- The Erie Indians
- Destruction of the Eries
Destruction of the Eries
The narrative is Indian traditional history, and was published in the Buffalo Commercial, of July, 1845, accompanied with the following statement:
"Its accuracy may be implicitly relied upon, every detail having been taken from the lips of Blacksnake, and other venerable chiefs of the Senecas and Tonawandas, who still cherish the traditions of the fathers. Near the mission-house, on the reservation adjoining the city, can be seen a small mound, evidently artificial, that is said to contain the remains of the unfortunate Eries slain in their last great battle.
The Indians hereabouts believe that a small remnant of the Eries still exist beyond the Mississippi. The small tribe known as the Qwapaws, in that region, are also believed to be the remains of the Kankwas, the allies of the Eries."
Notwithstanding the above, we must bear in mind that the account here given is furnished by the... Iroquois, and may be colored to their advantage to some extent.
The Eries were the most powerful and warlike of all the Indian tribes. They resided south of the great lake (Erie), at the foot of which stands the city of Buffalo, the Indian name for which was Tu-shu-way.
When the Eries heard of the confederation which was formed between the Mohawks, who resided in the valley of that name, the Oneidas, Onondagas, Cayugas, and Senecas, who lived, for the most part, upon the shores and the outlets of the lakes bearing their names respectively (called by the French the Iroquois nation), they imagined it must be for some mischievous purpose. Although confident of their superiority over any one of the tribes inhabiting the countries within the bounds of their knowledge, they dreaded the power of such combined forces.
In order to satisfy themselves in regard to the character, disposition, and power of those they considered their enemies, the Eries resorted to the following means: They sent a friendly message to the Senecas, who were their nearest neighbors, inviting them to select one hundred of their most active, athletic young men to play a game of ball against the same number to be selected by the Eries, for a wager which should be considered worthy the occasion and the character of the great nation in whose behalf the offer was made.
The message was received and entertained in the most respectful manner. A council of the "Five Nations" was called, and the proposition fully discussed, and a messenger in due time dispatched with the decision of the council, respectfully declining the challenge. This emboldened the Eries, and the next year the offer was renewed, and, after being again considered, again formally declined. This was far from satisfying the proud lords of the great lake, and the challenge was renewed the third time.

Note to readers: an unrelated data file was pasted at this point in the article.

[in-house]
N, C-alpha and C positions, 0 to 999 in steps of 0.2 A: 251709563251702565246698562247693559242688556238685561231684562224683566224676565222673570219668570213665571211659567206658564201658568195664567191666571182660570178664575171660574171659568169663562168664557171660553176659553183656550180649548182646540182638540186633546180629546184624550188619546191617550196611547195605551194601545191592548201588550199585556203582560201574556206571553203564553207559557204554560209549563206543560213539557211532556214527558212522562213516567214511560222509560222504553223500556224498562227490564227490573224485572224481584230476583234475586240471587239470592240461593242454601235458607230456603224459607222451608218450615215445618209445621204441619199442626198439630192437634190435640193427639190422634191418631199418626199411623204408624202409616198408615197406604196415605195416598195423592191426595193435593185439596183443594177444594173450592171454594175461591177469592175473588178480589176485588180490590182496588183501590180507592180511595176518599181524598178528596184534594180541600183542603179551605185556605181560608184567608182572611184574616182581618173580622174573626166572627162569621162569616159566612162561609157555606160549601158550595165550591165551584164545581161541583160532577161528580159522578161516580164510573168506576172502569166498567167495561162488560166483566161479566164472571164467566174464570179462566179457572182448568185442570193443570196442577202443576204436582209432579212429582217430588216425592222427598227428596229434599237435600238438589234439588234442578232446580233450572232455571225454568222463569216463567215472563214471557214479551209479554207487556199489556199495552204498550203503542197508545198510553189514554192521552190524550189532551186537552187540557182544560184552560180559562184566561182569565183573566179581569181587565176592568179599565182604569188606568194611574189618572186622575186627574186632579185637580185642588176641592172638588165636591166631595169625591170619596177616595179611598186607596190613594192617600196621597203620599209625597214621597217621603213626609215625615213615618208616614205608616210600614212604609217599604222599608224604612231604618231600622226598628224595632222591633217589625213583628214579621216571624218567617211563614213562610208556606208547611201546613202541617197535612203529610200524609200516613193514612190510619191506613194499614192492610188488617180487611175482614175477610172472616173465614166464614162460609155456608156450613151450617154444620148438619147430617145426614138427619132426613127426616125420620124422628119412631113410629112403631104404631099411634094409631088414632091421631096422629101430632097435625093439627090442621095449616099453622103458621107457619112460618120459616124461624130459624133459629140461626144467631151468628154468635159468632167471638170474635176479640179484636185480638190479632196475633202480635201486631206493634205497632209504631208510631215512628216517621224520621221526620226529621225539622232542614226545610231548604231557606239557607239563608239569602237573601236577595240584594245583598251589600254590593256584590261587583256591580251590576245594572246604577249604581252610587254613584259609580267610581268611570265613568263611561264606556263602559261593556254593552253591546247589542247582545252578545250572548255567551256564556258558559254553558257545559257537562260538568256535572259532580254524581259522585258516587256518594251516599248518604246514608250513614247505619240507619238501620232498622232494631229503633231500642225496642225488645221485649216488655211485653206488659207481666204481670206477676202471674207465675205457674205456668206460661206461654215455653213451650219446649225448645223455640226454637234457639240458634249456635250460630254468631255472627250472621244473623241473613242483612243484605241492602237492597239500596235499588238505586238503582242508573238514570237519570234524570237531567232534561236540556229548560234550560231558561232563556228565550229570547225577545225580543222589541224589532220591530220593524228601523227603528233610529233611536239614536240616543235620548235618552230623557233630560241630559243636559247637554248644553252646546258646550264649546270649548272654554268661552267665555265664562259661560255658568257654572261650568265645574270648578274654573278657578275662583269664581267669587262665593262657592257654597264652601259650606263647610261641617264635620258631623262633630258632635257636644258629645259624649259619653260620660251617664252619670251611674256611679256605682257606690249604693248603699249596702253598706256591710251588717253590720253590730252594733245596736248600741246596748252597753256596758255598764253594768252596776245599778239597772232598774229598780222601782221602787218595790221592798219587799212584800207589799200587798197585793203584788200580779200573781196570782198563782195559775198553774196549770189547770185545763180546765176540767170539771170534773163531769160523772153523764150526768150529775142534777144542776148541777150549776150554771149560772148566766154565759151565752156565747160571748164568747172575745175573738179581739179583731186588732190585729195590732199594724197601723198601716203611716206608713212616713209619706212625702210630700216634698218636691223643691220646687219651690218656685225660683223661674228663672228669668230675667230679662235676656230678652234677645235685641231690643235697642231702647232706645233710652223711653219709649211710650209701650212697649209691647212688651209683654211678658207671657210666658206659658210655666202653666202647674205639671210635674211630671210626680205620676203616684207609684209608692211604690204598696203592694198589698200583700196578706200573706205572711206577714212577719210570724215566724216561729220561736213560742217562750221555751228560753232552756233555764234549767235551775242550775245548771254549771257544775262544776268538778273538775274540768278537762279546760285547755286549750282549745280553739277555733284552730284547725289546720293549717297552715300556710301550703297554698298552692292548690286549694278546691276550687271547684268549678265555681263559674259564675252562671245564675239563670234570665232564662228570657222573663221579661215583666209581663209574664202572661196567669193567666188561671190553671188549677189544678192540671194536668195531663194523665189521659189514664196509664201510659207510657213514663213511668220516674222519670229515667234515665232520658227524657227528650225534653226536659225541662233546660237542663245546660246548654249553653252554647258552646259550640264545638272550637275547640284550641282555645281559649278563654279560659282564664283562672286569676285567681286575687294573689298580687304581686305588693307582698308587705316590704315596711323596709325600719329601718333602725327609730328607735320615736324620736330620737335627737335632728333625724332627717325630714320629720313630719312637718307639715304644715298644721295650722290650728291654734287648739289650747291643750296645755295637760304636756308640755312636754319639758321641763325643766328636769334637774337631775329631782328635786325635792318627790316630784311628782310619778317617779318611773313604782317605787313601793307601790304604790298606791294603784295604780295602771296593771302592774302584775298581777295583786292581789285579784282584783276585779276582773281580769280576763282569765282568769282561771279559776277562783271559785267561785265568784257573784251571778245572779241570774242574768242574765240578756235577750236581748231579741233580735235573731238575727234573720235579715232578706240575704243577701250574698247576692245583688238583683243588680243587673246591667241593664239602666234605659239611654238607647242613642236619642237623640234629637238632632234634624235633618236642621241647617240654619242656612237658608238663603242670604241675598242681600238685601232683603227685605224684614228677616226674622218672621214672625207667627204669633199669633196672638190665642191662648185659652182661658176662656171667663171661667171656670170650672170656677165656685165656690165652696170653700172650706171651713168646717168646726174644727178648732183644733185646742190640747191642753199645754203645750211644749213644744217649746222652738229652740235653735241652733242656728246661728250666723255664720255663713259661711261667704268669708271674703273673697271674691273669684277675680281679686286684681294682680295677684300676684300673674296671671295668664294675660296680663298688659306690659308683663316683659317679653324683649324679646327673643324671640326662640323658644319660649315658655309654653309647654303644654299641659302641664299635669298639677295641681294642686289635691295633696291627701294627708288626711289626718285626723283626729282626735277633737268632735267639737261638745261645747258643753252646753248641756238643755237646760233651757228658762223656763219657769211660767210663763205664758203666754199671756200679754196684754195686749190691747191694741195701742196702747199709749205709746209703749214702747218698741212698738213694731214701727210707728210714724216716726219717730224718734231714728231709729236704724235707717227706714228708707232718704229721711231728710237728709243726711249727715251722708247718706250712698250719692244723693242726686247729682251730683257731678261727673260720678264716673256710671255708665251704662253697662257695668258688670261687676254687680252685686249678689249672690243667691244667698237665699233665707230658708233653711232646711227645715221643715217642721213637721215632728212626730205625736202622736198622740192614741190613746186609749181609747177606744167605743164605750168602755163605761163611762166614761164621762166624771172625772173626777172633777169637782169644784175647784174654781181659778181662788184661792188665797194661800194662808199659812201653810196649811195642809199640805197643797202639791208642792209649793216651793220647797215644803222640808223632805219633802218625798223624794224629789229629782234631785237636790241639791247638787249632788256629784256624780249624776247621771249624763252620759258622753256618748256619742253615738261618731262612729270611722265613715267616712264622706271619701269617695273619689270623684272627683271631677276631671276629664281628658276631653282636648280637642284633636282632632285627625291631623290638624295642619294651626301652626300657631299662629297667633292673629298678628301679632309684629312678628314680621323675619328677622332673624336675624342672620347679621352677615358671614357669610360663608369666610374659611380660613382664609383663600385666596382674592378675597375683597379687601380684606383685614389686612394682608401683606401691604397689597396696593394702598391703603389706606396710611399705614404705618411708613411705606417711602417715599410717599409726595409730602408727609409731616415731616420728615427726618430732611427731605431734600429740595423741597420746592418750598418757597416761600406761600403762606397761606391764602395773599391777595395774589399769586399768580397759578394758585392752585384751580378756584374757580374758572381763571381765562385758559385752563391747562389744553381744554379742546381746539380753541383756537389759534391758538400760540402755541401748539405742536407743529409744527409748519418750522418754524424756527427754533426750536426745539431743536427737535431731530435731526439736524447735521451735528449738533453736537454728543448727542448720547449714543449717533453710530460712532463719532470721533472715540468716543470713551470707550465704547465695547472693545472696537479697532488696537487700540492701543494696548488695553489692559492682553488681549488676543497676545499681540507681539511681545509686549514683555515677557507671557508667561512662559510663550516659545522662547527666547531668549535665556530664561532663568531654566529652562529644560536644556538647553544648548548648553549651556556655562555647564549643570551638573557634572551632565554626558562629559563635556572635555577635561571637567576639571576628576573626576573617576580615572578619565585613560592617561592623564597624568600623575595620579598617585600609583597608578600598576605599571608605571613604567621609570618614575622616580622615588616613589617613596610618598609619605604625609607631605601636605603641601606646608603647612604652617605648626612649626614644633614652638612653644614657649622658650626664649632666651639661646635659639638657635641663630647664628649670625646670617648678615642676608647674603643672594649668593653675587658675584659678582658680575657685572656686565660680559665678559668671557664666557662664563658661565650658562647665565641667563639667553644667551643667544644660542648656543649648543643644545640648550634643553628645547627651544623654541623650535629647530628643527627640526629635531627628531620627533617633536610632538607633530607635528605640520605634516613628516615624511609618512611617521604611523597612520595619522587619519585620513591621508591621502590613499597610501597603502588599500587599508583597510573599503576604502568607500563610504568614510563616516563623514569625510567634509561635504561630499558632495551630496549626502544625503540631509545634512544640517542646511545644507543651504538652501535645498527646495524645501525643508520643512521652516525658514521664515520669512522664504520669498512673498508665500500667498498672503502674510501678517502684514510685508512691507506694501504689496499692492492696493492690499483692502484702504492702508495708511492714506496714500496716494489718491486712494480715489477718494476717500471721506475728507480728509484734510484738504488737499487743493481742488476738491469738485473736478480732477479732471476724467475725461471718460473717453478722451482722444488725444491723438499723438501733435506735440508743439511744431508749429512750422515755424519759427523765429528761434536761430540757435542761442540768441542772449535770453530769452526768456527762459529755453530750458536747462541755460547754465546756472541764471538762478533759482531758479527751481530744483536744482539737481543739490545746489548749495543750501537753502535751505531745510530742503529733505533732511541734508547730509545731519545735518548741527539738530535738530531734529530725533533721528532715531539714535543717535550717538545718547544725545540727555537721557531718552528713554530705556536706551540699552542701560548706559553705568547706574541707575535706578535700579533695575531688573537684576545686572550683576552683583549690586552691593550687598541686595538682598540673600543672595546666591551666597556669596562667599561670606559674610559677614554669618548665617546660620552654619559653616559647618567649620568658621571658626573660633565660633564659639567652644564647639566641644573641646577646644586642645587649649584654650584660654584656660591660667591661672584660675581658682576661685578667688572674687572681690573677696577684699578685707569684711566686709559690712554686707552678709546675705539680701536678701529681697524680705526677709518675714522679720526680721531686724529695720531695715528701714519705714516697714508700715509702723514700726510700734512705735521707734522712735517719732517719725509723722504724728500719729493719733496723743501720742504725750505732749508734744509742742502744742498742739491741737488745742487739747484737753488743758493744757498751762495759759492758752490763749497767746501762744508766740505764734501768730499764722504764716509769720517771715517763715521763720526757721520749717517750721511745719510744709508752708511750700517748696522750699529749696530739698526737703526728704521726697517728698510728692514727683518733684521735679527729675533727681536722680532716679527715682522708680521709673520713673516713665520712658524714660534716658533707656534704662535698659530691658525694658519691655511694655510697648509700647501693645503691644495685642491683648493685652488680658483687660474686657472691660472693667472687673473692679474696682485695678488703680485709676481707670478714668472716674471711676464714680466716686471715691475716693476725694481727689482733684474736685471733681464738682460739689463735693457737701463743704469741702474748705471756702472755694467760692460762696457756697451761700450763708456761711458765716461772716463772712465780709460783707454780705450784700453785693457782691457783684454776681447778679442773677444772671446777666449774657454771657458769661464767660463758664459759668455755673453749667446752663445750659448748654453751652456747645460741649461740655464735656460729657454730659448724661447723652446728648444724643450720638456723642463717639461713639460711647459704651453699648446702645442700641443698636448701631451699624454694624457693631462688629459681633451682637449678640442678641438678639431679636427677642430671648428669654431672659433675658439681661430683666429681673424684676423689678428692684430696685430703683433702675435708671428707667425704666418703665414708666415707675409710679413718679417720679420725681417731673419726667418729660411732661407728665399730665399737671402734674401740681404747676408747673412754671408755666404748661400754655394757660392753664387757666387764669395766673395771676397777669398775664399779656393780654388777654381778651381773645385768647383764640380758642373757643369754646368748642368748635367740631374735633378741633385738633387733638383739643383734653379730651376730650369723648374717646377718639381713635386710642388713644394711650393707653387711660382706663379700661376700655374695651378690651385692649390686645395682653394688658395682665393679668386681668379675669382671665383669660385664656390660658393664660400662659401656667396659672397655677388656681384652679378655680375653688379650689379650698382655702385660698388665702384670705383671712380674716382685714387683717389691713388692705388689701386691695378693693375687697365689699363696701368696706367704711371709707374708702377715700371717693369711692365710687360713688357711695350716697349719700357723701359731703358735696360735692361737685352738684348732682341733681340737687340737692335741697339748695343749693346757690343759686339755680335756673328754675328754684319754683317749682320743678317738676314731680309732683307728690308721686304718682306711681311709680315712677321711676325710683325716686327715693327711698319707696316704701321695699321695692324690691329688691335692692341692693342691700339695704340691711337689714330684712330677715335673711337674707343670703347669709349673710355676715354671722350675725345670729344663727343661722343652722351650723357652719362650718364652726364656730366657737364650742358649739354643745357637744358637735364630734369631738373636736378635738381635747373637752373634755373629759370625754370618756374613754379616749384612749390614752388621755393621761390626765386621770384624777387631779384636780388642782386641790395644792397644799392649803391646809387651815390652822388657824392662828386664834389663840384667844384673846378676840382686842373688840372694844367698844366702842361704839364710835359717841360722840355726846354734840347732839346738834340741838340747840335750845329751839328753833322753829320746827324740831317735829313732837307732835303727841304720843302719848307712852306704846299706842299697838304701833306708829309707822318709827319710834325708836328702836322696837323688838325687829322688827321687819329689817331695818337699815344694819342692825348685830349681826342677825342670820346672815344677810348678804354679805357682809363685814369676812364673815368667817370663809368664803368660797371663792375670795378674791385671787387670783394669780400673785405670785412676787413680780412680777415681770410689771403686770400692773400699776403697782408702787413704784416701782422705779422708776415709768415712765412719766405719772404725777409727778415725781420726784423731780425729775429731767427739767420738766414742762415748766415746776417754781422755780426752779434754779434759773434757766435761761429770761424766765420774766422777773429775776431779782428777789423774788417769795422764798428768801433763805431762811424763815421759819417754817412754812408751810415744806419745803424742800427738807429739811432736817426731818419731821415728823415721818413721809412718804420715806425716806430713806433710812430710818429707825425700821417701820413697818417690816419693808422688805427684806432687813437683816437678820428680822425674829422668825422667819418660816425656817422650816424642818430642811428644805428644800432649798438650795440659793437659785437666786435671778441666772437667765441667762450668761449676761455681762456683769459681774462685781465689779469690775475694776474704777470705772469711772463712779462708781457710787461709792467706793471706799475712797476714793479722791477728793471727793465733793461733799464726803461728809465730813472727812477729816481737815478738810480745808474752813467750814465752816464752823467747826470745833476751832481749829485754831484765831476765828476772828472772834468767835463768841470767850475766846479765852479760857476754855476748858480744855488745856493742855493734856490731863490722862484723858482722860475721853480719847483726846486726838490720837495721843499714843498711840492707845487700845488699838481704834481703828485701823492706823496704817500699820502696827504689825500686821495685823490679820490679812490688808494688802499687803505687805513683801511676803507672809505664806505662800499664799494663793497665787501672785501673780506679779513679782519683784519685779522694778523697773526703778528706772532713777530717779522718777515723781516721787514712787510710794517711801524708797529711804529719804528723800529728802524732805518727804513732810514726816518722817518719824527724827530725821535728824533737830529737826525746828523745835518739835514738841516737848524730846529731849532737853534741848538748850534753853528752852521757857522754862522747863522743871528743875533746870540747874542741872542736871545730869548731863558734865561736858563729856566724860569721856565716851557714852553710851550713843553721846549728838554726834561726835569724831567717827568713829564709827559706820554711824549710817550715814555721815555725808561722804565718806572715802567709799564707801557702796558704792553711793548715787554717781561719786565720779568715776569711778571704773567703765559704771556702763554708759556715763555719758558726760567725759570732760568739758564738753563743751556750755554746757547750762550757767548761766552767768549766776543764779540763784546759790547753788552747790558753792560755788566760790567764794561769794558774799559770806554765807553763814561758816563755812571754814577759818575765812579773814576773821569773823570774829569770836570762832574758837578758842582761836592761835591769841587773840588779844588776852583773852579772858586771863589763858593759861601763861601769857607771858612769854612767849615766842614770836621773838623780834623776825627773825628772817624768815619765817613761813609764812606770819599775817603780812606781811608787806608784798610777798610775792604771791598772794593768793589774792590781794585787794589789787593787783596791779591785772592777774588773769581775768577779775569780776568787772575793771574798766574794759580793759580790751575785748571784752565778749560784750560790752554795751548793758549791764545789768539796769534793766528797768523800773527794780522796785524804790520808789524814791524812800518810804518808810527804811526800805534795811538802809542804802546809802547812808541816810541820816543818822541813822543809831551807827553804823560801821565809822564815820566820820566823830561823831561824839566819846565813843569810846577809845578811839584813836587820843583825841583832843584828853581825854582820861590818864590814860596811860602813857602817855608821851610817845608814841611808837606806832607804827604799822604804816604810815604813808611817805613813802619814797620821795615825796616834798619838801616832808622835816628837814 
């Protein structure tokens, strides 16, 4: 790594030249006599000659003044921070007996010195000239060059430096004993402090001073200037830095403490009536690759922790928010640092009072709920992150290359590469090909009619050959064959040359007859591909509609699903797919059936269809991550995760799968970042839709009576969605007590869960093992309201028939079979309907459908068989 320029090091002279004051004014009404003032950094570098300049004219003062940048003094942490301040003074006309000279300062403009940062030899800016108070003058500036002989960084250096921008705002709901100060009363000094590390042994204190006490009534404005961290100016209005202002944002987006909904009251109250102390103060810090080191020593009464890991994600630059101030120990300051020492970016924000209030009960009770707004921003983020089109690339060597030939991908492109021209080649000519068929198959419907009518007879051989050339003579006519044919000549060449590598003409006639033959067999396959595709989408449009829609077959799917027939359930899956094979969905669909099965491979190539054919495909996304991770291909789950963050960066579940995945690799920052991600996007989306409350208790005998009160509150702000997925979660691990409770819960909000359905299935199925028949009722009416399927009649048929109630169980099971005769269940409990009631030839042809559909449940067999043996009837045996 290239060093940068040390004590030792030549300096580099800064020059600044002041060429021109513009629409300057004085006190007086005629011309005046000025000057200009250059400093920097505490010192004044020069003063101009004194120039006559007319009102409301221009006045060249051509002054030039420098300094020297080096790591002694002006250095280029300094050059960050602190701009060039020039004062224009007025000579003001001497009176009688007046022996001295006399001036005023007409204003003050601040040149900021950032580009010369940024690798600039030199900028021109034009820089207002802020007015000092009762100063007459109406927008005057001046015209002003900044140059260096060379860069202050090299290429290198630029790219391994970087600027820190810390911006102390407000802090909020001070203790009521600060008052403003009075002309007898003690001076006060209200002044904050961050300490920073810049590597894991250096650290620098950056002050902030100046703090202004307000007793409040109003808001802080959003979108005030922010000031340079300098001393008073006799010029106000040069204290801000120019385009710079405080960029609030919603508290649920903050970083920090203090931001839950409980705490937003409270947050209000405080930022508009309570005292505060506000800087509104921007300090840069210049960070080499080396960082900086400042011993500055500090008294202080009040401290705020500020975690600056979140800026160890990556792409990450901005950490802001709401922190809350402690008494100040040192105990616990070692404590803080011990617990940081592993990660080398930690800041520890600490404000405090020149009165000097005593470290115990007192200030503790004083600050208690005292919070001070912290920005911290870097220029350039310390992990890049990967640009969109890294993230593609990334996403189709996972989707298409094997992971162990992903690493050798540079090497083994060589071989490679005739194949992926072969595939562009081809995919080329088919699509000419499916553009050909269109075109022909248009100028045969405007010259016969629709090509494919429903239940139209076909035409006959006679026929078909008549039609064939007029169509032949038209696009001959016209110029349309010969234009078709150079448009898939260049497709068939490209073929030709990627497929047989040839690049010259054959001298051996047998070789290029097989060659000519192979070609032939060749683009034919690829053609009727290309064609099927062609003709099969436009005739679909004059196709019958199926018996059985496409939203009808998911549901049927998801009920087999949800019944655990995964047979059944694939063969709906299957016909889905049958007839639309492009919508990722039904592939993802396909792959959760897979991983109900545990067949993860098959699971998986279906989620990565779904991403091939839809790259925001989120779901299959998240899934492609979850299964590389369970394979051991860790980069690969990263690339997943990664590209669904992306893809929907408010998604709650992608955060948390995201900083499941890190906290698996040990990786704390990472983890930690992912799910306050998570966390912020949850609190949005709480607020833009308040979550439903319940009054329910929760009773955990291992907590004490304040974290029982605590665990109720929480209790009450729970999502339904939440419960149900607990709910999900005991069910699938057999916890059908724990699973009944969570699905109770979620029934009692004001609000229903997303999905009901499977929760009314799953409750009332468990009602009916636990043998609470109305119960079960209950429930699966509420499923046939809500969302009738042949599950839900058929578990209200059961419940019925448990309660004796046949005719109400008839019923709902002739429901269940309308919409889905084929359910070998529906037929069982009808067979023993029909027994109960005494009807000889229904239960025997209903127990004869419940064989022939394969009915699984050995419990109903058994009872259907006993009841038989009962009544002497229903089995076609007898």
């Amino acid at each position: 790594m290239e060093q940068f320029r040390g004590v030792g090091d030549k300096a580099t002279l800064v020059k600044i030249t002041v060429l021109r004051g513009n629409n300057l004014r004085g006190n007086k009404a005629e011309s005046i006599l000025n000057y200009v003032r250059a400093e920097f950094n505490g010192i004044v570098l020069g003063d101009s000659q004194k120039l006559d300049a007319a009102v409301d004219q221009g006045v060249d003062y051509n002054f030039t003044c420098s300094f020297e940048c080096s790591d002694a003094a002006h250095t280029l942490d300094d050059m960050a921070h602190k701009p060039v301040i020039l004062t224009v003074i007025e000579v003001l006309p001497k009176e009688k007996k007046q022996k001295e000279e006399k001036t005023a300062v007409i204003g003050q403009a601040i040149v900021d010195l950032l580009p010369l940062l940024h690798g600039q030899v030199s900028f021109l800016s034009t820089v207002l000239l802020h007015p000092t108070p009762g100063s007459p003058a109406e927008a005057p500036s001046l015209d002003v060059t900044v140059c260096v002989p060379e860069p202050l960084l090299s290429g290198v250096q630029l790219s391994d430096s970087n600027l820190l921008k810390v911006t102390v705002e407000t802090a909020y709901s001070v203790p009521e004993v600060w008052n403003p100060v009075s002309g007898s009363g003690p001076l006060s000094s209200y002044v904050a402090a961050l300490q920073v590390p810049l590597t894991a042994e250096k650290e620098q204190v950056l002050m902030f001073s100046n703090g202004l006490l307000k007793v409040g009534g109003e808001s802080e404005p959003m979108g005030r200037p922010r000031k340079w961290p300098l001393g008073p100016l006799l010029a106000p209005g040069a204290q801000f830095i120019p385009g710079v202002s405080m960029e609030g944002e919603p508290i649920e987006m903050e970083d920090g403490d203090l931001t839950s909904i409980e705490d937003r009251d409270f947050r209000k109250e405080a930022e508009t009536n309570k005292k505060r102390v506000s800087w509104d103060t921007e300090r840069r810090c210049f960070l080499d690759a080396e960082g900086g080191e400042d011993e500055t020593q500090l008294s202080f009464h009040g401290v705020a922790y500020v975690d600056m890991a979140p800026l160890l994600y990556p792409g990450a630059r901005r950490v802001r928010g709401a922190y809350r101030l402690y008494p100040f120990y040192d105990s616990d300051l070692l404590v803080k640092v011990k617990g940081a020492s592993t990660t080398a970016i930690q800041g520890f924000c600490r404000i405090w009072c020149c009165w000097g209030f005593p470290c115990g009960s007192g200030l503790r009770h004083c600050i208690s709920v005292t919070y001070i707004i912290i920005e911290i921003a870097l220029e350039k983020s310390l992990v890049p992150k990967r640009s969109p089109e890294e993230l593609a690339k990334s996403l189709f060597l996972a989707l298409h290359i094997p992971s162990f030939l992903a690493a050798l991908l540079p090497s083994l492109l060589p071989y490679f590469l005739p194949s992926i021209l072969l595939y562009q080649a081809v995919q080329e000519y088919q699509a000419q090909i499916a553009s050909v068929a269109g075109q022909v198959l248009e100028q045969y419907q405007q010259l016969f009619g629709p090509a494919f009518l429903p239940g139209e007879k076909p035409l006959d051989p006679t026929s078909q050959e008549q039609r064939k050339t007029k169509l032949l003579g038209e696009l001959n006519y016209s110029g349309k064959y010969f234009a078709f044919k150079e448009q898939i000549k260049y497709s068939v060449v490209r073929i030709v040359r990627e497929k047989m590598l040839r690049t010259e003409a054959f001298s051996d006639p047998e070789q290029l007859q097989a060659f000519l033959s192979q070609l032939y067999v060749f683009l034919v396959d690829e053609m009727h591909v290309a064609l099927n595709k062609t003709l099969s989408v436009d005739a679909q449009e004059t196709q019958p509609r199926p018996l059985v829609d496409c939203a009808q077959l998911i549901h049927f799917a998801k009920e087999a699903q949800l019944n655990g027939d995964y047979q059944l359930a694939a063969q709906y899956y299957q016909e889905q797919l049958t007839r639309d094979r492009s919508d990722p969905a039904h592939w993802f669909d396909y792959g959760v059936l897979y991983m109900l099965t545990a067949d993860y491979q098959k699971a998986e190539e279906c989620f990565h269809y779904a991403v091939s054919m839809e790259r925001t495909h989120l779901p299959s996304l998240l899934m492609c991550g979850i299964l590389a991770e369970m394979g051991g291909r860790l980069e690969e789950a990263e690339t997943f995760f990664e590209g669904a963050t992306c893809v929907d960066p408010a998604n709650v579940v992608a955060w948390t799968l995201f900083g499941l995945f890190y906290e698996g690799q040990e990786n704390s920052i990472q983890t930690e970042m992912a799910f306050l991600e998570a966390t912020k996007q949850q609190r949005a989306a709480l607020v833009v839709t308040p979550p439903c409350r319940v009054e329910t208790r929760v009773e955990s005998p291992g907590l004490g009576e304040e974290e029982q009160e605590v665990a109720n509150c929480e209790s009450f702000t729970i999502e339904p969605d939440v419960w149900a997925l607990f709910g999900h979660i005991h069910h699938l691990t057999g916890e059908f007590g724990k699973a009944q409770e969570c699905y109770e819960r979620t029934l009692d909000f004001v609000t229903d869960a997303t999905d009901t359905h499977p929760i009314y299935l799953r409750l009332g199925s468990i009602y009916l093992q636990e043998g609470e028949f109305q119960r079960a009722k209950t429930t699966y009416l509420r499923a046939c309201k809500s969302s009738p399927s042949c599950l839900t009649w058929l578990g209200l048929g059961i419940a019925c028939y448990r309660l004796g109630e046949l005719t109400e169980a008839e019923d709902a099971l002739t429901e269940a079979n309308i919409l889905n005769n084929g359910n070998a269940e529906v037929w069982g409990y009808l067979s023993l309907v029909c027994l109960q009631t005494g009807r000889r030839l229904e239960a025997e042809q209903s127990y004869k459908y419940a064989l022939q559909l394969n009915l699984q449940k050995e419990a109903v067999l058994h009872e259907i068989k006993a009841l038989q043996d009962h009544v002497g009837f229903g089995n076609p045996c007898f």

The blood of the young Iroquois could no longer be restrained. They importuned the old men to allow them to accept the challenge. The wise counsels which had hitherto prevailed at last gave way, and the challenge was accepted.
Nothing could exceed the enthusiasm with which each tribe sent forth its chosen champions for the contest. The only difficulty seemed to be to make a selection where all were so worthy.
After much delay one hundred of the flower of all the tribes were finally designated, and the day of their departure was fixed. An experienced chief was chosen as the leader of the party, whose orders the young men were strictly enjoined to obey.
A grand council was called, and in the presence of the assembled multitude the party was charged in the most solemn manner to observe a pacific course of conduct towards their competitors and the nation whose guests they were to become, and to allow no provocation, however great, to be resented by any act of aggression on their part, but in all respects to acquit themselves worthy the representatives of a great and powerful people, anxious to cultivate peace and friendship with all their neighbors.
Under these solemn injunctions the party took up its line of march for Tu-shu-way. When the chosen band had arrived in the vicinity of the point of their destination, a messenger was sent forward to notify the Eries of their arrival, and the next day was set apart for their grand entree.
The elegant and athletic forms; the tasteful, yet not cumbrous, dress; the dignified, noble hearing of the chief, and, more than all, the modest demeanor of the young warriors of the Iroquois party, won the admiration of all beholders.
They brought no arms; each one bore a bat, used to throw or strike a ball, tastefully ornamented, being a hickory stick about five feet long, bent over at the end, and a thong netting wove into the bow.
After a day of repose and refreshment, all things were arranged for the contest. The chief of the Iroquois brought forward and deposited upon the ground a large pile of elegantly wrought belts of wampum, costly jewels, silver bands, beautifully ornamented moccasins, and other articles of great value in the eyes of the sons of the forest, as the stake or wager on the part of his people. These were carefully matched by the Eries with articles of equal value, article with article tied together, and again deposited on the pile.